The Tyranny of Relentless Positivity

I spend a lot of time — maybe you do, too — thinking about happiness. What is it? How can I get more of it? But there are other times — and maybe this also applies to you — when I just think, forget all that: Life is hard, and who says lasting happiness is even within reach? It’s in those moments that Samantha Irby’s work feels so valuable and refreshing. I spoke to Irby, the best-selling humorist who recently published her fifth book of essays, “Quietly Hostile,” and who is a contributing producer on the new season of “And Just Like That,” the “Sex and the City” revival, about the tyranny of positivity.

A running theme in your work is that you’re a mess and you don’t understand how to make life go smoothly. But do you think other people are walking around thinking, I’ve got everything under control? I know people who have it together, which, when I look at them, I feel even worse. My wife is very put together. She knows where her stuff is and she has routines. I see this in other people and then I don’t know where my glasses are or where I put my shoes and I’m like, how am I getting through the same life they’re getting through?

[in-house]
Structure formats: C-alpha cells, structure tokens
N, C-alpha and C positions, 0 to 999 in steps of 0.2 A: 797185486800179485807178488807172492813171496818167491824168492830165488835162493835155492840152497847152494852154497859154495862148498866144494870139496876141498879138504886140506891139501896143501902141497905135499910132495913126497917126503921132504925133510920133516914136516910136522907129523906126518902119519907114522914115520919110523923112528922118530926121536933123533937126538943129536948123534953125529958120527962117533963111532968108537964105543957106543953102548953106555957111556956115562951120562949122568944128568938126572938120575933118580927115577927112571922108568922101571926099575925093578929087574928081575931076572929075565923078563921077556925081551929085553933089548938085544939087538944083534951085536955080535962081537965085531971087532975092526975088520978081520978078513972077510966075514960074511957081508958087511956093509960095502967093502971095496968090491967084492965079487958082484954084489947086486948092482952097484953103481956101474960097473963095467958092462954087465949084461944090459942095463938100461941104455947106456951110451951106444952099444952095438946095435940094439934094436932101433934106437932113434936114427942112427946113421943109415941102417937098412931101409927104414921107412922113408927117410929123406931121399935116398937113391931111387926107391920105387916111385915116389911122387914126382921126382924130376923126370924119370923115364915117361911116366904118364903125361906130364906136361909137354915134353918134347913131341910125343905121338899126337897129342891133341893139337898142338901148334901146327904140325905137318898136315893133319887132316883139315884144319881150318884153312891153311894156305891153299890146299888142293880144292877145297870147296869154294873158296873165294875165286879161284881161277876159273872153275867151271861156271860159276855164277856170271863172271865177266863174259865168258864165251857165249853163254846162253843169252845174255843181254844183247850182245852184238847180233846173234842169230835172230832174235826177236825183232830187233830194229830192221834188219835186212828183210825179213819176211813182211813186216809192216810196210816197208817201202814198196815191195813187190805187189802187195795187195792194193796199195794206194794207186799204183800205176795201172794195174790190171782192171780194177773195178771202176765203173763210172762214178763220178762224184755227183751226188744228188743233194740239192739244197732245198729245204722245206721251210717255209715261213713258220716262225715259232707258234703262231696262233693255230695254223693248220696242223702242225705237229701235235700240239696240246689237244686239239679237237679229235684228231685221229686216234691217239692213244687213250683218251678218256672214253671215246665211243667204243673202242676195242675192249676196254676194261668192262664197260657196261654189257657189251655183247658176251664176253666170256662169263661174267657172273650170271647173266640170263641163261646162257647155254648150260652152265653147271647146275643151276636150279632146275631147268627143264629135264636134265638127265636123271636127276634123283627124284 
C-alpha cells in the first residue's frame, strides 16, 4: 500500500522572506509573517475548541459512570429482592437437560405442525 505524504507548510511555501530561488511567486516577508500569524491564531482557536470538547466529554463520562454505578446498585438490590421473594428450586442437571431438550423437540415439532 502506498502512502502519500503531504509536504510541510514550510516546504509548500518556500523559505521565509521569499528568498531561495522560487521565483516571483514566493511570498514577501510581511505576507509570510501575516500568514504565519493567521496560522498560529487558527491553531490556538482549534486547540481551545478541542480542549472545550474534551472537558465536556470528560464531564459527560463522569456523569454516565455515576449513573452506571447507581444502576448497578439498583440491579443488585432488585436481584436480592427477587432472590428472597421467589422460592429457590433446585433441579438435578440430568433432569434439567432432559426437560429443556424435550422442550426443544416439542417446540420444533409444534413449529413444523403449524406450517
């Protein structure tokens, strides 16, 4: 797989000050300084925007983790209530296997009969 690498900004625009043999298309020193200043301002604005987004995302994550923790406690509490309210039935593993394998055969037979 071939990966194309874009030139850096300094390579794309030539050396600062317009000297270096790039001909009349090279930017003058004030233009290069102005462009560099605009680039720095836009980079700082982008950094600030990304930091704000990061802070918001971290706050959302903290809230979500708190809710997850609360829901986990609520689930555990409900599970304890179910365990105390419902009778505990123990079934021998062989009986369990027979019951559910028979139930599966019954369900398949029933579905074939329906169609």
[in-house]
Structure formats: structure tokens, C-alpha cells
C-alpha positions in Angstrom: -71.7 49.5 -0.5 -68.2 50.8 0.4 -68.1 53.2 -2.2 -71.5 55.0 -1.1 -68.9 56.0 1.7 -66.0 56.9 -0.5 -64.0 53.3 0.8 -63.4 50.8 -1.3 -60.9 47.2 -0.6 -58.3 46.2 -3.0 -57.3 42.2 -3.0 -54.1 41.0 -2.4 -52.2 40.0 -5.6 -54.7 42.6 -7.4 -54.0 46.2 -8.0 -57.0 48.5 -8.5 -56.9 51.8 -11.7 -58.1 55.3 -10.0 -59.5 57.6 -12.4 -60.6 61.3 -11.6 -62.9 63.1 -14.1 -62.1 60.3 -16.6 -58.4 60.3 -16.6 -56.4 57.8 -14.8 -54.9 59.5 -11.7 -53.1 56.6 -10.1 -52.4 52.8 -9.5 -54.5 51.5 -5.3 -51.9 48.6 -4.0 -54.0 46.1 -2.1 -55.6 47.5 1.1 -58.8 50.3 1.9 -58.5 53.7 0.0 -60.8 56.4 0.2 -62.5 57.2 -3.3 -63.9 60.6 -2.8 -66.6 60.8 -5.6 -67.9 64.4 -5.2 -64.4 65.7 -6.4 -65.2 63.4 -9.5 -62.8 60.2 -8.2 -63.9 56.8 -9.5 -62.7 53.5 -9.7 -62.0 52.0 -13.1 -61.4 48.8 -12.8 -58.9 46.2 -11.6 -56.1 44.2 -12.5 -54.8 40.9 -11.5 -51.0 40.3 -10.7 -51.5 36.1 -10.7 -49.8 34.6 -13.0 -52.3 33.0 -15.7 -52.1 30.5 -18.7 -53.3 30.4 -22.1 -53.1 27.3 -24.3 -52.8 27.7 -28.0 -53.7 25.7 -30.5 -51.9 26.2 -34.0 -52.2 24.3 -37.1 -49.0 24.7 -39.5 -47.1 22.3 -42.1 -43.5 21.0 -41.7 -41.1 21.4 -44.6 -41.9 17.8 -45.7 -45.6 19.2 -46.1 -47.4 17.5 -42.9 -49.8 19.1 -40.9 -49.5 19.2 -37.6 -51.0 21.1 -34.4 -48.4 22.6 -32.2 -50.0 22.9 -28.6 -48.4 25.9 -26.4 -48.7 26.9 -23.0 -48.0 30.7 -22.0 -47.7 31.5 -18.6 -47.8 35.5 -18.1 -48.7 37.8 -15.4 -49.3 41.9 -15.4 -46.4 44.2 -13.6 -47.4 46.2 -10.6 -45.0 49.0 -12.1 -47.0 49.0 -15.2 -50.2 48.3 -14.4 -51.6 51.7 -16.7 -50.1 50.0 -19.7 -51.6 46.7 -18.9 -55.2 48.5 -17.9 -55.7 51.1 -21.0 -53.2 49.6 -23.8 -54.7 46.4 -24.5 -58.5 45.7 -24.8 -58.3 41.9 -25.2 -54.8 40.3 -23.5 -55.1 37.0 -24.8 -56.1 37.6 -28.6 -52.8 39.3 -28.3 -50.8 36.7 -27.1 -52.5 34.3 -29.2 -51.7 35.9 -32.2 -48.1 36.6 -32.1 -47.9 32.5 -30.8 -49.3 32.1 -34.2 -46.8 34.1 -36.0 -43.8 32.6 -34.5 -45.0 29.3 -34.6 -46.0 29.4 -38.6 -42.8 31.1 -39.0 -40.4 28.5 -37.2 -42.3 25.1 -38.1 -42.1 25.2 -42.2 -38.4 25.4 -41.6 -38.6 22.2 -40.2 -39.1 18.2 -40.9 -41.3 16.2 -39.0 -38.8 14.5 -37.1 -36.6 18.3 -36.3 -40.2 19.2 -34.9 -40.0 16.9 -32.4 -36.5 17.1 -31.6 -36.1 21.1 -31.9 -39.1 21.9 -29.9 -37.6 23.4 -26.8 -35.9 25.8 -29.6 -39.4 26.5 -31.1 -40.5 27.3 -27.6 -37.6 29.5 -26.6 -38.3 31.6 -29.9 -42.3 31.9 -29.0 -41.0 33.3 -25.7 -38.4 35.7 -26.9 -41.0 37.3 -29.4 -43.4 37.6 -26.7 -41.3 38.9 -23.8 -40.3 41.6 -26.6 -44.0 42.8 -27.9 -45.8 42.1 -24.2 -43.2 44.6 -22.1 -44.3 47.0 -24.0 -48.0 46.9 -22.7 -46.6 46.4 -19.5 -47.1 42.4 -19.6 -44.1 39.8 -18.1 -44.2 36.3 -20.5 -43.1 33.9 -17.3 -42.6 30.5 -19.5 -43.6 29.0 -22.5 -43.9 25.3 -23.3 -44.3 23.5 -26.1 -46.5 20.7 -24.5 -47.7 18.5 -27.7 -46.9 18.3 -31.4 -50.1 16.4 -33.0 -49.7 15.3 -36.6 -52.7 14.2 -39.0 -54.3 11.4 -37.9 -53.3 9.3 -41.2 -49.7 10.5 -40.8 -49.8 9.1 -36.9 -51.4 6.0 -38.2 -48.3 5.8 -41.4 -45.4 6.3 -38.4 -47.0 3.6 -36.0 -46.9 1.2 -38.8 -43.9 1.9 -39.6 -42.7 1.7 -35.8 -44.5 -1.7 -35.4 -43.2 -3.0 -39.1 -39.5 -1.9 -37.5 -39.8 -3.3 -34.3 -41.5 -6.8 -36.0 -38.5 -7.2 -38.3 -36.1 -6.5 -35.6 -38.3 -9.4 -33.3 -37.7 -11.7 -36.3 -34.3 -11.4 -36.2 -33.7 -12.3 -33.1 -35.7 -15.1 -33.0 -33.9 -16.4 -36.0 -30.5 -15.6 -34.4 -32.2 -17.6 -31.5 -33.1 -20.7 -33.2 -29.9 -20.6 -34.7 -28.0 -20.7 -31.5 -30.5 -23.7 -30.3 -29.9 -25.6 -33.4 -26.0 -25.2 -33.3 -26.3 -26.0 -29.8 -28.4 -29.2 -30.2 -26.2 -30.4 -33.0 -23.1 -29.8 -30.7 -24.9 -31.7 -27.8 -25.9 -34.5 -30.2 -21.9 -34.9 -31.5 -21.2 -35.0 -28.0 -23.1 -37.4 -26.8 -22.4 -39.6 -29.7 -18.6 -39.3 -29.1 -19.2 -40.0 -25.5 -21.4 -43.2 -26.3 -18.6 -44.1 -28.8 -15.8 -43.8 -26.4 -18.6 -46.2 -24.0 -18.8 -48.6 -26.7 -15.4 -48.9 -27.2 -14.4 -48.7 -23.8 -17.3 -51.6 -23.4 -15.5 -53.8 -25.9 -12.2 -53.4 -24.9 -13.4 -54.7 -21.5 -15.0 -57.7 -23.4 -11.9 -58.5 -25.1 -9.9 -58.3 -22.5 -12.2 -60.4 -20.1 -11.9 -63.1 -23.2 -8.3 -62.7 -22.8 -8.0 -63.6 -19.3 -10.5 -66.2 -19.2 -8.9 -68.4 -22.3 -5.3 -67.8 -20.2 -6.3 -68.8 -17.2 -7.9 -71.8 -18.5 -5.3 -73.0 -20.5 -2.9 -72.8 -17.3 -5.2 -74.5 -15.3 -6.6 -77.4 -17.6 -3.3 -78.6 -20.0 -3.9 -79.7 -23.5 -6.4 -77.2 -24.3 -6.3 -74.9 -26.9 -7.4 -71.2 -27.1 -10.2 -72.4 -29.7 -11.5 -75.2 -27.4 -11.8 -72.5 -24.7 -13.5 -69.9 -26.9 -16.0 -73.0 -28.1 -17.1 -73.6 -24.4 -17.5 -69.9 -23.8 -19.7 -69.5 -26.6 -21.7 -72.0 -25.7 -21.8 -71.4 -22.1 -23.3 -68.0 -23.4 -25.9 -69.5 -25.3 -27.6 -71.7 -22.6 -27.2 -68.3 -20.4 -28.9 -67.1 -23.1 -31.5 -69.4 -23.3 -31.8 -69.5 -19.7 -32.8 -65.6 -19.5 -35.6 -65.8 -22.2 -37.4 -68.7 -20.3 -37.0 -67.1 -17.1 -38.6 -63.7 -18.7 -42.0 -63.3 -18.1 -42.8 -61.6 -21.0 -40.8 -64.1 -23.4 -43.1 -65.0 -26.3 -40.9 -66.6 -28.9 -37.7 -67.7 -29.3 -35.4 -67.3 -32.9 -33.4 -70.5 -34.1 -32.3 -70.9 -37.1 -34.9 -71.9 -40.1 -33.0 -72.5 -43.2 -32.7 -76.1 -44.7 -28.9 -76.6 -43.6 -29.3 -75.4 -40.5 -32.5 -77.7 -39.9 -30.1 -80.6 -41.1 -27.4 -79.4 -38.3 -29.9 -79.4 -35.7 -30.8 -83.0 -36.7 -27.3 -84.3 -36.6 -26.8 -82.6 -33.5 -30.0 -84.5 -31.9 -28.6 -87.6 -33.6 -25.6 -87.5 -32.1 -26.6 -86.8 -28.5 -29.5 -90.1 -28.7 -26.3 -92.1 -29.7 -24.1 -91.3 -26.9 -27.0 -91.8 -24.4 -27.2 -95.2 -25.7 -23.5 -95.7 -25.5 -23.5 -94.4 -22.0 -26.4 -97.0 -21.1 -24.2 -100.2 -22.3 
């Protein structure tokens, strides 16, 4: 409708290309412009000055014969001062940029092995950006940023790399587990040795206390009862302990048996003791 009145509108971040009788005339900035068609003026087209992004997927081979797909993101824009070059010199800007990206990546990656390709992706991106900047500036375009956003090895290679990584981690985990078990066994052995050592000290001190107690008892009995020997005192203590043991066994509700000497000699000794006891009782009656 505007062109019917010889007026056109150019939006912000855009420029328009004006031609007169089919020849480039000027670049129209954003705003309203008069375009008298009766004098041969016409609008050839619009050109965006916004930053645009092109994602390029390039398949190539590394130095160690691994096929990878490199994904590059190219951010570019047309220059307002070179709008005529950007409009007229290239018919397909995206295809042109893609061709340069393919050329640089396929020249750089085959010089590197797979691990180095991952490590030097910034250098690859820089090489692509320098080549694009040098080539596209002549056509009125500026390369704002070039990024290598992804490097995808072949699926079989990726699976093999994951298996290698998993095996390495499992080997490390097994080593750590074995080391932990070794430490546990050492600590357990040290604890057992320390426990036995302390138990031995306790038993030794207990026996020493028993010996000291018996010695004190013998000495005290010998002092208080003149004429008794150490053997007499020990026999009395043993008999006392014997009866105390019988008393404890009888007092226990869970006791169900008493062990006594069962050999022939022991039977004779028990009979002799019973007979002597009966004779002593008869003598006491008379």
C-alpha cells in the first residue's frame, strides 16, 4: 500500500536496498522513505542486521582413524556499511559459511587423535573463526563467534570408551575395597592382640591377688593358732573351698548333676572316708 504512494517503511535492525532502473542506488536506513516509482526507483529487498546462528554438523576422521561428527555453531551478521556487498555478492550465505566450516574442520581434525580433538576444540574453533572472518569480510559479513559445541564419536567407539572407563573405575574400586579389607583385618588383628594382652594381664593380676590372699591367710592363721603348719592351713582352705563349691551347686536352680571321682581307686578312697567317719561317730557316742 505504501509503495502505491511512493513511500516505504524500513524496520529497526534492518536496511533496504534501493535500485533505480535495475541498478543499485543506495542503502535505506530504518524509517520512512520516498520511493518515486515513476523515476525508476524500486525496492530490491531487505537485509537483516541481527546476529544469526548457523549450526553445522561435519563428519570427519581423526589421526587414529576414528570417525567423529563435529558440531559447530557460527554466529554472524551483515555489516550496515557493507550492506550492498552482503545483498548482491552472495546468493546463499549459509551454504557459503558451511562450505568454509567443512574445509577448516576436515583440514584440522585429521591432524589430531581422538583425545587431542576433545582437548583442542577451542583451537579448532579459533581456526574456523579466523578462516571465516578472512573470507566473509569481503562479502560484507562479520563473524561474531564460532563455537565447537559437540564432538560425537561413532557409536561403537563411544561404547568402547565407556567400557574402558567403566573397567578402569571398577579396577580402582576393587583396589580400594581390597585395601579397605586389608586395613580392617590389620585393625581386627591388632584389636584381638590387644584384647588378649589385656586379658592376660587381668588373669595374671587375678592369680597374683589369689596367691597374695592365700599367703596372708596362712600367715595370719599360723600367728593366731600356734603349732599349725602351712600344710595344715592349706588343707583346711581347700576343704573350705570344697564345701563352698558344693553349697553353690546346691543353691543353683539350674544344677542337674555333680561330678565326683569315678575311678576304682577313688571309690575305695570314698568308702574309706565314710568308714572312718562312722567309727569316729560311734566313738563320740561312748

But from afar, you’re successful. Are you just locked into a certain idea of yourself? That could be true. But, OK, I don’t know that I’ve ever said this to anyone before, so we’re about to get into it.

Please. I think there is a part of me that because I’m in this fat body that doesn’t work right — I saw somebody say that straight white men are the only group you can still joke about. There are fat jokes everywhere. I’ll always feel a little less-than because of my size and, secondarily, my Crohn’s disease. That is why I will never view anything I do as extremely successful because there’s always, yeah, but you look like that. I don’t mean this as Feel Bad for My Fat Struggle, it’s just real! David, people hate fat people so much. I don’t think there is a way — at least I haven’t figured it out yet — to both feel successful and exist in a world that’s like, I don’t want to sit by you.